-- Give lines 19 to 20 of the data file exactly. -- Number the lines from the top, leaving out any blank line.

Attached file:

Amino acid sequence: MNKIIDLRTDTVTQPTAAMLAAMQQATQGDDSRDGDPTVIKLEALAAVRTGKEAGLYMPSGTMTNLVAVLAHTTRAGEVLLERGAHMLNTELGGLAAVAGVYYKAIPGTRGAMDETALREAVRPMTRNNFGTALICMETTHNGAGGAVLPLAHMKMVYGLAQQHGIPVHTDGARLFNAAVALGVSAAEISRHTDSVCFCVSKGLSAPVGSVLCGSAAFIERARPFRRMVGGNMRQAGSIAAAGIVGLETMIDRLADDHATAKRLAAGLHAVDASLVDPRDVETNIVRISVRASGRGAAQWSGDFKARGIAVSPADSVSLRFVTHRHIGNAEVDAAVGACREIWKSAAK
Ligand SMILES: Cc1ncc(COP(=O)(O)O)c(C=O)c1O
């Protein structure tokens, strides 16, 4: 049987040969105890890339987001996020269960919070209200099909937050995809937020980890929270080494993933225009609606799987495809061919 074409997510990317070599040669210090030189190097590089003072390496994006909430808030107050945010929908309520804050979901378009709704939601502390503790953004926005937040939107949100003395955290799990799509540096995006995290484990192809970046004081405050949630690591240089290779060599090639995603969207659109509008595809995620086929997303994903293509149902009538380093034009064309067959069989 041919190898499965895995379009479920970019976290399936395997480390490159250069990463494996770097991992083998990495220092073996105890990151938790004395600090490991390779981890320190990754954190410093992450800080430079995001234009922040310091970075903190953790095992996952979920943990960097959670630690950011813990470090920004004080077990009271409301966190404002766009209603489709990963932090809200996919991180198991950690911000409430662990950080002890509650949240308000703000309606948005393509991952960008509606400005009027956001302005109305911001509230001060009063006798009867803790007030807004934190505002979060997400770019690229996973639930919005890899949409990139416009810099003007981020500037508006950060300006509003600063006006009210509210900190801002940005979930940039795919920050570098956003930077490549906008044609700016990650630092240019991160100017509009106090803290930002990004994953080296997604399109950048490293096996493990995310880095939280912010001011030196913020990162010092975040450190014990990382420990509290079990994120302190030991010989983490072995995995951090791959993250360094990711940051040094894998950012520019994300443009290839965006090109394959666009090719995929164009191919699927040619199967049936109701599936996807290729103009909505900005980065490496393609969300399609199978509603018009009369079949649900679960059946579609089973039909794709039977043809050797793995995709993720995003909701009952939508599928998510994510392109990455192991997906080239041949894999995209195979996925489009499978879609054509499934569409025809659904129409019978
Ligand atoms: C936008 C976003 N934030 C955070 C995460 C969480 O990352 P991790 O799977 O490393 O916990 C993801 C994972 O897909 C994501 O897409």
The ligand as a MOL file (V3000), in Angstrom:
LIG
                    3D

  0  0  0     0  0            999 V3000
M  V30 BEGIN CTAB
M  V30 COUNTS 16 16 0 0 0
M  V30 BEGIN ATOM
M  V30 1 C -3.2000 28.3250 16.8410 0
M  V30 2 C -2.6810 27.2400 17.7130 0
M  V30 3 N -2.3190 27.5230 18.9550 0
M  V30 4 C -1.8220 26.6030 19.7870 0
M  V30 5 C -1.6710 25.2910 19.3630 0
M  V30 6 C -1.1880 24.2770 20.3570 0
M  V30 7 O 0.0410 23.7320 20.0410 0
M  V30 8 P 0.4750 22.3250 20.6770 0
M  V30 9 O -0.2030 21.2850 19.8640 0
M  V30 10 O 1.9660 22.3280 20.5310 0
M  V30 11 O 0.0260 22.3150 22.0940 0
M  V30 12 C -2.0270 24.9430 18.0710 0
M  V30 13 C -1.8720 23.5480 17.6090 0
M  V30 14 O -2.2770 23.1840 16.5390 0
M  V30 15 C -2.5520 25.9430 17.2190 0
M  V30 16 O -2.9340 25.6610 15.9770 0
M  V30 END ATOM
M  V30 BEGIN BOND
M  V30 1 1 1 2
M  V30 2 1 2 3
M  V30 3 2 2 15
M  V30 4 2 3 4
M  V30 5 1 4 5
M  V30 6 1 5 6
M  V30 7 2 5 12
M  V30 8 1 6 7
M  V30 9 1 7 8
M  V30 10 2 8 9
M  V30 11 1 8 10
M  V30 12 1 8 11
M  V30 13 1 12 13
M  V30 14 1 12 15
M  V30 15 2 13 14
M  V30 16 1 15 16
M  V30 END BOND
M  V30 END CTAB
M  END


M  V30 8 P 0.4750 22.3250 20.6770 0
M  V30 9 O -0.2030 21.2850 19.8640 0